A Look into
Table of Contents
A Look into Computer Memory 4
Memory Hierarchy 4
Allocation Policies 5
Relocation Policies 6
Hit and Hit Ratio 6
Modern Computer Applications 7
The memory of a computer is a key component of the overall architecture of a computer. Several types of memory exist with the architecture of the computer which collectively is known as the memory hierarchy. The use of the memory hierarchy, placing and moving information, is effected by the allocation and relocation policies. How well these policies allow the processor to find the information it is looking for, known as a hit, is ...view middle of the document...
The memory hierarchy is made up of these various levels of memory. A typical hierarchy, including size and cost, can be seen in Figure 1 with the smallest, fastest, and most expensive at the top of the pyramid. The register memory is available directly to the processor and is labeled Level 0. This memory is used explicitly for load/store instructions. In Figure 1, Level 1 memory is called the Cache 1 memory with Level 2 memory called the Cache 2 and so forth. Level 1 and Level 2 memories are typically part of the processor chip in order to allow direct access to the memory locations by the processor. Level 3 memory is the RAM installed on the motherboard of the computer and has an access time of hundreds of nanoseconds. The next level of memory, Level 4, which is considered the directly connected disks of the system, which have a significant amount of access time which is in the tens of milliseconds. Level 5 memory can be network storage or tape drives which may take minutes to access the appropriate data. It is worth noting the right hand column in Figure 1 showing the reduction in cost per GB as the size increases and the access speed decreases. To obtain high speed at an affordable cost, large amounts of information (programs and large data sets) is stored in the slower memory locations and moved into the faster memory locations, preferably before it is needed by the processor (Parhami, 2005, pp. 329-331).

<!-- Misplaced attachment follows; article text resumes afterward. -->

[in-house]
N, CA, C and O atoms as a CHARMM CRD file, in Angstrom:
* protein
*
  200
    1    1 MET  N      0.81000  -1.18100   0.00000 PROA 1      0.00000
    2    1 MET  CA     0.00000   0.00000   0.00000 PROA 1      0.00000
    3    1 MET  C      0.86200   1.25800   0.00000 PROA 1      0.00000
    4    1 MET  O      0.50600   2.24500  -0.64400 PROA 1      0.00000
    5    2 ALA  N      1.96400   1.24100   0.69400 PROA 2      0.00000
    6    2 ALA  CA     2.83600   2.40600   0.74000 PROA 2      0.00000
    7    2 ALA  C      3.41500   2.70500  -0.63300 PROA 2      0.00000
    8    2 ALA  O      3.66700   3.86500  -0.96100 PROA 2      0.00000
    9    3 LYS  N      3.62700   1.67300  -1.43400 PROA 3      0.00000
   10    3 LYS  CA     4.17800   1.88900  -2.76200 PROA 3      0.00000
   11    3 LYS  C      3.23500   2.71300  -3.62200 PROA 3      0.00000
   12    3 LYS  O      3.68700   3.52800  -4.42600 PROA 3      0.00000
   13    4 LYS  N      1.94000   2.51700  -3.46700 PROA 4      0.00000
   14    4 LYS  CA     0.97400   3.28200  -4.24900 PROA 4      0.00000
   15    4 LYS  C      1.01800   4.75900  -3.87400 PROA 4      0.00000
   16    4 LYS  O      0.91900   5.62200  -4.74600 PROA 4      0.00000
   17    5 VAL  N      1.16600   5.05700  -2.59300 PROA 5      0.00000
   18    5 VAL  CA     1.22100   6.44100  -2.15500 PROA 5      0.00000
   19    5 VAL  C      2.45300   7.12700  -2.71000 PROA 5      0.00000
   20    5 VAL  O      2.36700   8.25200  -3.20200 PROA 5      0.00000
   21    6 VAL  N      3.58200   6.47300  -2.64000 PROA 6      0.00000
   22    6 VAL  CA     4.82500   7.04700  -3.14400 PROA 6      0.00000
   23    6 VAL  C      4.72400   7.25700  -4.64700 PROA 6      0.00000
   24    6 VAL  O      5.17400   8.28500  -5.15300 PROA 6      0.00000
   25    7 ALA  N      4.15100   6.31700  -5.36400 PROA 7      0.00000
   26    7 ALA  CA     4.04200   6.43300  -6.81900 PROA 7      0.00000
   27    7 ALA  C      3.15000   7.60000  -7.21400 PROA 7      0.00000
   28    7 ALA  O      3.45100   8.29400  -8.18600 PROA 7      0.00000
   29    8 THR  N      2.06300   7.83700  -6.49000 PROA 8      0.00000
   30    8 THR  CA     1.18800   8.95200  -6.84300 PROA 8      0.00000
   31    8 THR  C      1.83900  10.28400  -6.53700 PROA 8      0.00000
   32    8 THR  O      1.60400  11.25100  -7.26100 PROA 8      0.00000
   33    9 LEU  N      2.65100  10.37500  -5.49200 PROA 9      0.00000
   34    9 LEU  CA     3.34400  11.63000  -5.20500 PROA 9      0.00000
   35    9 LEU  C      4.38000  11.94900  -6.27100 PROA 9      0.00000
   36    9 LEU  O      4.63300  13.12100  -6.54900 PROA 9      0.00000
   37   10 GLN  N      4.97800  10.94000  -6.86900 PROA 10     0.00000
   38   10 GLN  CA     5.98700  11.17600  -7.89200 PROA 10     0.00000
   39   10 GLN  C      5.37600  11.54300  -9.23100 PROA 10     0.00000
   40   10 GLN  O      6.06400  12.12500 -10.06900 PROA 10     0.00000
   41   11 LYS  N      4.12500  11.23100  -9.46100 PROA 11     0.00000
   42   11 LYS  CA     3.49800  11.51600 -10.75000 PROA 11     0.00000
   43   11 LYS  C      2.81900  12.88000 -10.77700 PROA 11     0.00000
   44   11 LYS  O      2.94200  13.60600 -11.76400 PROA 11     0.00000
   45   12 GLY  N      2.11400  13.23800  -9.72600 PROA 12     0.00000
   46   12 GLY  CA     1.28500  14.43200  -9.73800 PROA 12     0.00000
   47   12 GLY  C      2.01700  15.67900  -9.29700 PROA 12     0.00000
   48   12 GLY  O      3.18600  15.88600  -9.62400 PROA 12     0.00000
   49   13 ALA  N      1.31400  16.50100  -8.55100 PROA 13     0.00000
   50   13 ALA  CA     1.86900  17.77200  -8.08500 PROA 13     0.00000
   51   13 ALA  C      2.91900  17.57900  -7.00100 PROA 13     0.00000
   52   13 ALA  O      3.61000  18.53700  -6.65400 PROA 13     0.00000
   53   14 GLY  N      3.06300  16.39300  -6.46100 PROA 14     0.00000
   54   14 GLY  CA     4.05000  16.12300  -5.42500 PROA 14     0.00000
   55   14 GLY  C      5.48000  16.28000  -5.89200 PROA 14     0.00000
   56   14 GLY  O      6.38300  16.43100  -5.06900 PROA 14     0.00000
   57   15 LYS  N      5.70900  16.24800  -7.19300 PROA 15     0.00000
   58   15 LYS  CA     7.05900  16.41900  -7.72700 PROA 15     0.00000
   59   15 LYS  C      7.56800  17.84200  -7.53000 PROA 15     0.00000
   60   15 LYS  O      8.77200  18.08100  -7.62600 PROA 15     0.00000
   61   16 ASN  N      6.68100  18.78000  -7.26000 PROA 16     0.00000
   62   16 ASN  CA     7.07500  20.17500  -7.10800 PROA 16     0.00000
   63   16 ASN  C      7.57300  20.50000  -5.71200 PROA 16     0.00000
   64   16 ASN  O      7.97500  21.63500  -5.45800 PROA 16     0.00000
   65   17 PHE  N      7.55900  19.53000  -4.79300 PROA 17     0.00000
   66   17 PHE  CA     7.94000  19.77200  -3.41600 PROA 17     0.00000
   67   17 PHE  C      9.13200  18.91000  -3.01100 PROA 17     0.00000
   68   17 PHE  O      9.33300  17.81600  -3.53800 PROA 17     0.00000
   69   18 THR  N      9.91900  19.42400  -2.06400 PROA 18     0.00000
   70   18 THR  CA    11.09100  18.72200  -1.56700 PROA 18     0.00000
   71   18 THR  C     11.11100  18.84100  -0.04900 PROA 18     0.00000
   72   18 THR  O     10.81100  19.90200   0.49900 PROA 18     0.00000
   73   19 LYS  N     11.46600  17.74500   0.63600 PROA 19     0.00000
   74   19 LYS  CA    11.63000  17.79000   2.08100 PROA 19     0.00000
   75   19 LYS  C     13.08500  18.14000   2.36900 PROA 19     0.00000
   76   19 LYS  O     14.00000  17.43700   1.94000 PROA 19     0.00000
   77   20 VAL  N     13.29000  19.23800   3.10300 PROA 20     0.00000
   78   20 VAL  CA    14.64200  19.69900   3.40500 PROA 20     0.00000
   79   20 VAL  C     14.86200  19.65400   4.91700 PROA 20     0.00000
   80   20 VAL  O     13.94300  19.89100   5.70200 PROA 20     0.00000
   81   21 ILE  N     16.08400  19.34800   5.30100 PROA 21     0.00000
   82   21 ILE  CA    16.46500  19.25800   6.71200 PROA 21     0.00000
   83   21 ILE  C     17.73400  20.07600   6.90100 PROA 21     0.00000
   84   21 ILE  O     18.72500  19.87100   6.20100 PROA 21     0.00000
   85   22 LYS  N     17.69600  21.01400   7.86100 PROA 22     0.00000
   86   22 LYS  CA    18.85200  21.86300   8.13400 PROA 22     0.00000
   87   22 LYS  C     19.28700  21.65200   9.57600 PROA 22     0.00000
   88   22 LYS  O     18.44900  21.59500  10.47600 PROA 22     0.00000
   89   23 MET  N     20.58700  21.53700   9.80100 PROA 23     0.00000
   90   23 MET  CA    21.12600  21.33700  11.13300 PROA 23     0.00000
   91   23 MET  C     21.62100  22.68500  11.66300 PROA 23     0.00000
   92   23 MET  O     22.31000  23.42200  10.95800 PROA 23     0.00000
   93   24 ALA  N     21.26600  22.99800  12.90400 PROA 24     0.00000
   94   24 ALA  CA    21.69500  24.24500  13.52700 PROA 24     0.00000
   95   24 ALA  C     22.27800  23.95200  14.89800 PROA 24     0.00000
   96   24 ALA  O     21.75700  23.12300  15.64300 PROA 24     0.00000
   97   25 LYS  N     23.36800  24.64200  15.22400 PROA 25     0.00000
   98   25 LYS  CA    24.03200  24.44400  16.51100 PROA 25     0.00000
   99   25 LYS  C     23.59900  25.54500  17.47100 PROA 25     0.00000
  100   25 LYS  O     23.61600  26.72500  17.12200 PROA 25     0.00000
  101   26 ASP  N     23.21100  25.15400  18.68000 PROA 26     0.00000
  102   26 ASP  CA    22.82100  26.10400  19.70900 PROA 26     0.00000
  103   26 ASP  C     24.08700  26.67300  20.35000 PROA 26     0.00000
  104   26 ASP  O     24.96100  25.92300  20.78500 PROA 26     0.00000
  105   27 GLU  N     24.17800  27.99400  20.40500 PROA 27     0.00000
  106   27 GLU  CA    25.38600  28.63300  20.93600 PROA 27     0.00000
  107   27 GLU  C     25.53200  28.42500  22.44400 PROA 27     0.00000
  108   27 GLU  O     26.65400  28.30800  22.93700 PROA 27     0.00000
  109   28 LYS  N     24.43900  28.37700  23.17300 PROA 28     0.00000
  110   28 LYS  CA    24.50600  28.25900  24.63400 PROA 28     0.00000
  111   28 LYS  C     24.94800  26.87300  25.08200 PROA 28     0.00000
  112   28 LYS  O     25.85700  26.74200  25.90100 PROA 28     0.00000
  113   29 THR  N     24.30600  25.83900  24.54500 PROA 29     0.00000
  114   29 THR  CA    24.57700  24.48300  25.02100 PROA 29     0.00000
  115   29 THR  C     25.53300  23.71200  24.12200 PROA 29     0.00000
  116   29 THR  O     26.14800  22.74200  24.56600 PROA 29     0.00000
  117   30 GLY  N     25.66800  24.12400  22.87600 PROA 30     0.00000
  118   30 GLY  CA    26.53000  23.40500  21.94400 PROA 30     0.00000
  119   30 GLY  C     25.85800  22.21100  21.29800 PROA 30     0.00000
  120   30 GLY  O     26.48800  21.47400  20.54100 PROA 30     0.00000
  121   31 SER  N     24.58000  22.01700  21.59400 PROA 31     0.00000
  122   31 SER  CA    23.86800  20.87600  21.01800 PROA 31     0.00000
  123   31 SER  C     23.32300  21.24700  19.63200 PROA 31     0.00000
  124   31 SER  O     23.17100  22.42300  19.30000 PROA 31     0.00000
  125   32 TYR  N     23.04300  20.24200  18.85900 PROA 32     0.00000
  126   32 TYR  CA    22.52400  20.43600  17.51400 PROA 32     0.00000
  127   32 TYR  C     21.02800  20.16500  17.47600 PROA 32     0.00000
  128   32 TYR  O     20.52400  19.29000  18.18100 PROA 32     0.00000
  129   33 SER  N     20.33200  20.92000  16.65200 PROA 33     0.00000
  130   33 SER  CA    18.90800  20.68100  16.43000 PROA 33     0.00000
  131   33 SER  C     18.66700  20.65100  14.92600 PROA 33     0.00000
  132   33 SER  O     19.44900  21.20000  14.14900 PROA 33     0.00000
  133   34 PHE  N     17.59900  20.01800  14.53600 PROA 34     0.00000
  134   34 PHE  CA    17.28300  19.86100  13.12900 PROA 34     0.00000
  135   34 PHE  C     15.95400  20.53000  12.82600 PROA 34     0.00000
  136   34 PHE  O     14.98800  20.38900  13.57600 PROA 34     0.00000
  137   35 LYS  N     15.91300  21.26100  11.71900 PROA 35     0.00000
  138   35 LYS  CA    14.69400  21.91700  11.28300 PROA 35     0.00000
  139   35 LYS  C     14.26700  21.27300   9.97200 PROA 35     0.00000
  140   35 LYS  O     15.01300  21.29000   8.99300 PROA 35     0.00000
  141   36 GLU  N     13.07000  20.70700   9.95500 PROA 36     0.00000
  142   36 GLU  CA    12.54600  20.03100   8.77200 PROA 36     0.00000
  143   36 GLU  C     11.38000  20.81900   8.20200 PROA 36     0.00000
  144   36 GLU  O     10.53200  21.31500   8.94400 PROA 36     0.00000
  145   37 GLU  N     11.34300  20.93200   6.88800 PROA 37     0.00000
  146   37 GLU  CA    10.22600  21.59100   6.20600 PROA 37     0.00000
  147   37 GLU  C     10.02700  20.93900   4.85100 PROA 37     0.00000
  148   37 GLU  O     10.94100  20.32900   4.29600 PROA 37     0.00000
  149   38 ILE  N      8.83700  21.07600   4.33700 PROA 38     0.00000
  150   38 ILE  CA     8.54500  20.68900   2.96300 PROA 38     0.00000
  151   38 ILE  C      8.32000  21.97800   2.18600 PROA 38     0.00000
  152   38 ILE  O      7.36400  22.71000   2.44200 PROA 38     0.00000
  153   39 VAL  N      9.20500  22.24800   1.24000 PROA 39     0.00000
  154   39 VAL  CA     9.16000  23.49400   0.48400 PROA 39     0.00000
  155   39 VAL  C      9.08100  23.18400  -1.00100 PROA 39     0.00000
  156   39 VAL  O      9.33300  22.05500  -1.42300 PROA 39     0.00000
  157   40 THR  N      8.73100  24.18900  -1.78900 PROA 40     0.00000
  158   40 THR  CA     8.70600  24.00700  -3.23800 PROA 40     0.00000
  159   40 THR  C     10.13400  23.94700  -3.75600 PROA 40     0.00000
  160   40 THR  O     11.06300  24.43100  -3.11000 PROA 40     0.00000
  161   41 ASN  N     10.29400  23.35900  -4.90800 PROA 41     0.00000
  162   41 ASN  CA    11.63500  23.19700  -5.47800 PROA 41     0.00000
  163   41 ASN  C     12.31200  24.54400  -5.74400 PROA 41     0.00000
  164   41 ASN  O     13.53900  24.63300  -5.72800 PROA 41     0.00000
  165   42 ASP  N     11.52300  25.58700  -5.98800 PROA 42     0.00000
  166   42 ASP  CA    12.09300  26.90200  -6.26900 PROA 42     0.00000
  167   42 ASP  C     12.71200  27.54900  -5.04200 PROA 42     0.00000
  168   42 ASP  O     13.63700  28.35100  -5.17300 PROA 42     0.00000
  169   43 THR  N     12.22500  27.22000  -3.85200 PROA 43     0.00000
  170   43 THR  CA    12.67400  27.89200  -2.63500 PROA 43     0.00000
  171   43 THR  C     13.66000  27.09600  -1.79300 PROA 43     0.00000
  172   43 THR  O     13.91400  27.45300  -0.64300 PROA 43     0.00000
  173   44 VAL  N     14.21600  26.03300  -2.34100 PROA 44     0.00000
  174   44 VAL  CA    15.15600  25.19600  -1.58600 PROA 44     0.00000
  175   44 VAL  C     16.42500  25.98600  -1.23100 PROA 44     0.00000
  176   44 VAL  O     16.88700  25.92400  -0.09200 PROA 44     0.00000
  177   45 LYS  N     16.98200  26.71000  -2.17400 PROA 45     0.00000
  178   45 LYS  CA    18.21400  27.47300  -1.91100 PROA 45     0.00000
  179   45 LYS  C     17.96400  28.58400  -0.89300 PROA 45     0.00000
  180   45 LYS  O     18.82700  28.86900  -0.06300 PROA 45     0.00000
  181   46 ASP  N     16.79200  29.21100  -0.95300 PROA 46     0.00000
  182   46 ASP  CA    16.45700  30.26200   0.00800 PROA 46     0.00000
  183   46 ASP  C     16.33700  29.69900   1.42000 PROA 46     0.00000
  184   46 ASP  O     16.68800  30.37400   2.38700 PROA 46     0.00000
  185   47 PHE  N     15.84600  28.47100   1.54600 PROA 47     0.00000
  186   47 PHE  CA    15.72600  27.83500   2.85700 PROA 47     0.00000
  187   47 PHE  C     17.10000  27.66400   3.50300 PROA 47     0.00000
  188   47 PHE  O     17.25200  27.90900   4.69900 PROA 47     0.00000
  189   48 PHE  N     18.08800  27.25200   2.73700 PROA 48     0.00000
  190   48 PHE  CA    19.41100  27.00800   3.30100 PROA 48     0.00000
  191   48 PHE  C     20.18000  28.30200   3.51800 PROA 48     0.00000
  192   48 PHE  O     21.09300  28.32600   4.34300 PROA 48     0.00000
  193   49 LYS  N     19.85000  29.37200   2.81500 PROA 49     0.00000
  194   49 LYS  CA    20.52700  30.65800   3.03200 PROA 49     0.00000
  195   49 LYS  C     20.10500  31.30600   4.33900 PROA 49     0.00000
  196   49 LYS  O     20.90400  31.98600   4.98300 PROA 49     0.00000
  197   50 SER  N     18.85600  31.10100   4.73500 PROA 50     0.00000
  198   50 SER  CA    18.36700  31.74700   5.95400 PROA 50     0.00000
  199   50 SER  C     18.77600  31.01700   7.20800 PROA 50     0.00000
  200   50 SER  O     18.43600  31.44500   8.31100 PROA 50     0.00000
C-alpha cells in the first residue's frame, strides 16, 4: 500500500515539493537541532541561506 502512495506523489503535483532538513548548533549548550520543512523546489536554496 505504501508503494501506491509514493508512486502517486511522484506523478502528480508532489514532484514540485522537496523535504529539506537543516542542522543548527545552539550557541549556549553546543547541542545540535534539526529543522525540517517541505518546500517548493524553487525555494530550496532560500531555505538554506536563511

Allocation policies determine where data will be placed within the memory hierarchy. The allocation policy is executed by the memory manager. The memory manager play an intricate part in maintaining the performance of the processor by keeping the immediately needed data in the optimal location for processor access to prevent delay in retrieving the information from slower access locations. There are three primary strategies that can be used for memory placement. They are Best Fit, First Fit and Worst Fir. When using the Best Fit policy, the memory manager looks for the closest fitting empty location where the data will fit without as little wasted space as possible. It is worth noting that the best fit location may not be the first available location where the data would fit. For placing the data in the first location where it will fit, the First Fit policy is used. This policy puts the data into the first location it fits with no regard for the amount of remain space after the data. Finally in Worst Fit, the memory manager looks for the largest location available to place the data with the end goal of having the maximum amount of space left available to place additional data into the remaining location (Virginia Polytechnic Institute and State University, 2013).
Relocation occurs when the OS loads a solid block of memory for a process. The first physical location of the process is known as the relocation address or base address. There are two types of relocation, static and dynamic. Static...